In presenting these Souvenir Views of the Paper Machine at the World’s Columbiain Exposition, we are assured that it represents the latest and most advanced achievement in this line of machinery. All patterns are of new design, embodying a improvements known to be desirable, many of which are original, used and controlled by us alone. A Paper Machine being such a long affair, impracticable to illustrate a whole, we show large views at different points, which will give a clear idea of the general design and construction. We build this line of machinery as a specialty, giving our undivided attention and energies to it, and customers will always obtain the latest and most approved. We are constantly making new designs and improvements, and although this machine is the most advanced to date, the next built will be another step forward Constant progress is our aim, and we never expect to reach the position where improvement impossible.

We build all types of Paper Making Machines, both cylinder and Fourdrinier. Our know ledge and experience is always at The service of those interested. Earnest attention will be given to all correspondence, and blue prints or illustrations furnished, which represent the particular machine of which inquiry is made.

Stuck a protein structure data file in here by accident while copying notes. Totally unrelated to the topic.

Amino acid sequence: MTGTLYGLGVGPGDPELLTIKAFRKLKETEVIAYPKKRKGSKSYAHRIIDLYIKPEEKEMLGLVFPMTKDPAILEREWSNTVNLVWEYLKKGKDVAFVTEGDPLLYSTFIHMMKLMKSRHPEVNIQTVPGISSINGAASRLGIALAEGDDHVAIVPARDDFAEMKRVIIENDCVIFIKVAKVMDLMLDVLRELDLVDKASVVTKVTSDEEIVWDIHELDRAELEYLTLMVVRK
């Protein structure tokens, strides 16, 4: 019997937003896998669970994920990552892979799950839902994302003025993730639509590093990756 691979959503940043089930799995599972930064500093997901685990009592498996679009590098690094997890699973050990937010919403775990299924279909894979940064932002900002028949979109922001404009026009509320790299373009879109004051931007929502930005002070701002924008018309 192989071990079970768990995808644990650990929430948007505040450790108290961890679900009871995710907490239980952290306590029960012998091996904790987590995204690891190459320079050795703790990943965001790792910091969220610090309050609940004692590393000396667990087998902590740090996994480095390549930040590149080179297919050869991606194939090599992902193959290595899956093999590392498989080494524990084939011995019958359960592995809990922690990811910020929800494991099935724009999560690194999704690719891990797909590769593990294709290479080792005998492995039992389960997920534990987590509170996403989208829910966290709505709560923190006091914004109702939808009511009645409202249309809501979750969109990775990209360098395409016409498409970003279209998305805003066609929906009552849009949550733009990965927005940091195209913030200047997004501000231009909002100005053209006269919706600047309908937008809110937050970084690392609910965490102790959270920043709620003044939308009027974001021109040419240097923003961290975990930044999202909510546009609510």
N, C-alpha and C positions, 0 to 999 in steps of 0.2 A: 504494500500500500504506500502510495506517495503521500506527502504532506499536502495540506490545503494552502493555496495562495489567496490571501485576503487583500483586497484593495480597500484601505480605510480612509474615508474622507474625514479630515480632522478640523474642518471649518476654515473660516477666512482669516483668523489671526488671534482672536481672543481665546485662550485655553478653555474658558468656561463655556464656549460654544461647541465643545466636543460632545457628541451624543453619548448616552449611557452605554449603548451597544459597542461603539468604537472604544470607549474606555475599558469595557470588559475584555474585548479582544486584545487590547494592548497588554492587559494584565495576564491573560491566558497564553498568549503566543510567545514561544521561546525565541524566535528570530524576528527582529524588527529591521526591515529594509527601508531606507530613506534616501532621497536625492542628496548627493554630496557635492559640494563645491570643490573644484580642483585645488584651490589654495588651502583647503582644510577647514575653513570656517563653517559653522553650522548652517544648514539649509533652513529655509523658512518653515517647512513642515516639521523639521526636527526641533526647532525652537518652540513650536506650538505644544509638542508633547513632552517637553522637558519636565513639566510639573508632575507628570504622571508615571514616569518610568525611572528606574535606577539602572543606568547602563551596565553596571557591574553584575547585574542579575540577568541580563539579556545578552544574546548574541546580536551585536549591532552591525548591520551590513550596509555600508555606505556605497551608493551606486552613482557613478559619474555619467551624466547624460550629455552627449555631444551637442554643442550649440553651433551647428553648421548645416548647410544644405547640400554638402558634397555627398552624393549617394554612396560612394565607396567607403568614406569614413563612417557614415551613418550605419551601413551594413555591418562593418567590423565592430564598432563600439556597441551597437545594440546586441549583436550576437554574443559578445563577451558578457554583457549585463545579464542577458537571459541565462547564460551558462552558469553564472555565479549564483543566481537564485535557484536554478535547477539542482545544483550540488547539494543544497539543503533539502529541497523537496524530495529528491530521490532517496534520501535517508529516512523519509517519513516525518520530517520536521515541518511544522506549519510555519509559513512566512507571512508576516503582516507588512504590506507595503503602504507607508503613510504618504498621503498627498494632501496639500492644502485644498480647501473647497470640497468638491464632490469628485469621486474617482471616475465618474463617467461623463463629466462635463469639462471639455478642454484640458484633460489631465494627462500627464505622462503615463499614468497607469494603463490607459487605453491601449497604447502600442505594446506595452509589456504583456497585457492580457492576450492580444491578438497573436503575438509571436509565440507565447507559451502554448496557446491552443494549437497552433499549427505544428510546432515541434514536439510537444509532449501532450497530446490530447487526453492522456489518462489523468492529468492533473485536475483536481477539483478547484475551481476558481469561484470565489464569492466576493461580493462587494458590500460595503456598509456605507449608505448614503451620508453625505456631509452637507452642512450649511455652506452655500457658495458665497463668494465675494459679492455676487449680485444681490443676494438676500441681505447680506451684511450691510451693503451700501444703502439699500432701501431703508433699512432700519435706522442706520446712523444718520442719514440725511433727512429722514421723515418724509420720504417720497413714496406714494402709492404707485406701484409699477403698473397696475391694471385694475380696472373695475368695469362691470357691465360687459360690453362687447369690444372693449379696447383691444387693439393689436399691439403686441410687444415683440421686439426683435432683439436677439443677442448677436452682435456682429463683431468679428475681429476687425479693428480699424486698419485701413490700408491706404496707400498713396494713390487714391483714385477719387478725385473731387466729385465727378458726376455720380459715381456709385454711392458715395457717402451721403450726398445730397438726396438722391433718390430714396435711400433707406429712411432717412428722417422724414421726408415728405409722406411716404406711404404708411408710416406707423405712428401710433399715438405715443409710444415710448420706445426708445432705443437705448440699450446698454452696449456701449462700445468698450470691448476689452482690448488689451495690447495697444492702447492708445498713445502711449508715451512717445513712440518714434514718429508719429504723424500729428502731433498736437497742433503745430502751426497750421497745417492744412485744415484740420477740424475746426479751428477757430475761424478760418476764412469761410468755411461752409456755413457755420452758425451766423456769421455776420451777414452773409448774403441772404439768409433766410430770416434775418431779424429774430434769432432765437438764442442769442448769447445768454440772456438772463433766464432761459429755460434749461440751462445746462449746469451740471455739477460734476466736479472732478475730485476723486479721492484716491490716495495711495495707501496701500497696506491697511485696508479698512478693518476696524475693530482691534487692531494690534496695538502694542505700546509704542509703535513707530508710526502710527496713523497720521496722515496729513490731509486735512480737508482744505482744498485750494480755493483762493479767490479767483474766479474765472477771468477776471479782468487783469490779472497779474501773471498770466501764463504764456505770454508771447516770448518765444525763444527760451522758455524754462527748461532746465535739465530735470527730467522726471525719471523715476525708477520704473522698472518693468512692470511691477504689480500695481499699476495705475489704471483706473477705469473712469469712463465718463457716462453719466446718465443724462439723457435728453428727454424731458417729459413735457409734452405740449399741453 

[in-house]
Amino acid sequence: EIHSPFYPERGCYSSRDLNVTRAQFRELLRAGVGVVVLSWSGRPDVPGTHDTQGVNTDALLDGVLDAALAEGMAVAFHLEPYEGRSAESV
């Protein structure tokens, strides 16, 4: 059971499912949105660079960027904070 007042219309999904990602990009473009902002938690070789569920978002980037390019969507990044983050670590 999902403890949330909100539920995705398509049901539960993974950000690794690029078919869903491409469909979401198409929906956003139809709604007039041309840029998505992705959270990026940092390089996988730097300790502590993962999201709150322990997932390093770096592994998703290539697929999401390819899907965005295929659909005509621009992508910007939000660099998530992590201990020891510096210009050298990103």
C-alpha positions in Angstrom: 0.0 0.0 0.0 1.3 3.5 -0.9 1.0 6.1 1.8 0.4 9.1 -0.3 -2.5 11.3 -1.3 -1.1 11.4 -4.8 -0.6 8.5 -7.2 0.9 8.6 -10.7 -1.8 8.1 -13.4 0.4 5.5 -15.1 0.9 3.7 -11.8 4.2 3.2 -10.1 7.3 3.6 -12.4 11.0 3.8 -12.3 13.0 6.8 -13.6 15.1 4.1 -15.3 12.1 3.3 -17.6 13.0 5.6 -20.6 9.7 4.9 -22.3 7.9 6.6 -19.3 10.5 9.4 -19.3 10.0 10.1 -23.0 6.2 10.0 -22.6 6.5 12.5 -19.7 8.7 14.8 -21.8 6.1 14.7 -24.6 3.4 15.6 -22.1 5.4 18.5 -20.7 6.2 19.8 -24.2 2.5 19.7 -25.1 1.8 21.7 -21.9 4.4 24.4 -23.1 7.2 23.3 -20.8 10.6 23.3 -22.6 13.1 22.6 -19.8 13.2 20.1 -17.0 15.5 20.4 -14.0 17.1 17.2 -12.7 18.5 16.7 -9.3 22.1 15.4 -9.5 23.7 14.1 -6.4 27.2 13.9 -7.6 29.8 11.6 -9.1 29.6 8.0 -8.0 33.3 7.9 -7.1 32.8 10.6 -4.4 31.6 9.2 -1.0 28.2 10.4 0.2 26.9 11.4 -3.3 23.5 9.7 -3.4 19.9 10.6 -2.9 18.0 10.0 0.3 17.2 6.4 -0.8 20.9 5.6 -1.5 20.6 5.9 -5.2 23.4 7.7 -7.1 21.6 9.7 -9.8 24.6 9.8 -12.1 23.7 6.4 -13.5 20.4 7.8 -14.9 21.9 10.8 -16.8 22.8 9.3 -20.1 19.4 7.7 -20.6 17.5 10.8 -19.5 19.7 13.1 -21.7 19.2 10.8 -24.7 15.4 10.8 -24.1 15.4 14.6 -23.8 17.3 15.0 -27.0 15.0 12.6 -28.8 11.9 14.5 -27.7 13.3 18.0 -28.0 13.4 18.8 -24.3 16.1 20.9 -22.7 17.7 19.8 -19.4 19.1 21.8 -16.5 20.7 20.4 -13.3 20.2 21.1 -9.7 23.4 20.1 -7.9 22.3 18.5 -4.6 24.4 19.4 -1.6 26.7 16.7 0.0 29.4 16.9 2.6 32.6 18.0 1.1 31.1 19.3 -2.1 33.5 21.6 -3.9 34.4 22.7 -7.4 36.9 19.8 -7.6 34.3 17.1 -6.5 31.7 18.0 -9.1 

Very respectfully,
Beloit Iron Works
Beloit, Wisconsin, U. S. A.


There has always been many objections to the high horizontal device for imparting a vibrator movement to the wire, and in most cases required bracing and tieing with rods or straps from above before it would effectually do its work. To dispense with these ornamental appendages, n particularly flattering to the ability of the machine builder, heavier and stiffer designs were brought out of themselves strong enough for the duty, but owing to the thrust imparted to frame at such a height the strongest floors were unable to withstand the great leverage without continuous springing. Are other serious objection, the upright shake arm was directly in the way when lifting breast roll to change wire; however, it seemed impossible to devise anything more effective and desirable, and this form c shake has been the accepted standard for years. The Improved Low Vertical Shake overcomes ever objection and disagreeable feature of the old device, exceeds our expectations, and observing the simplicity of the arrangement, all wonder, as usual, "why it was not thought of before." As will b seen, all parts are low near floor, nothing in the way when lifting breast roll, all parts readily oiled an attended, no oil or dirt can be thrown on wire and the floor receiving a direct up and down thrust without the great leverage of the high shake, there is no springing. A firm support, free from vibration secured for the crank, a sure, decided and fixed motion is imparted to the wire.


This pump was furnished by the old and well-known firm, The Pusey & Jones Company, Wilmington, Delaware. It is positive in suction, easily driven, durable in construction, and more than one hundred in successful operation. The plungers are brass cased arranged to give a :continuous suction; rubber ball valves, noiseless and reliable. The pump is complete within itself and only requires to be bolted to the floor.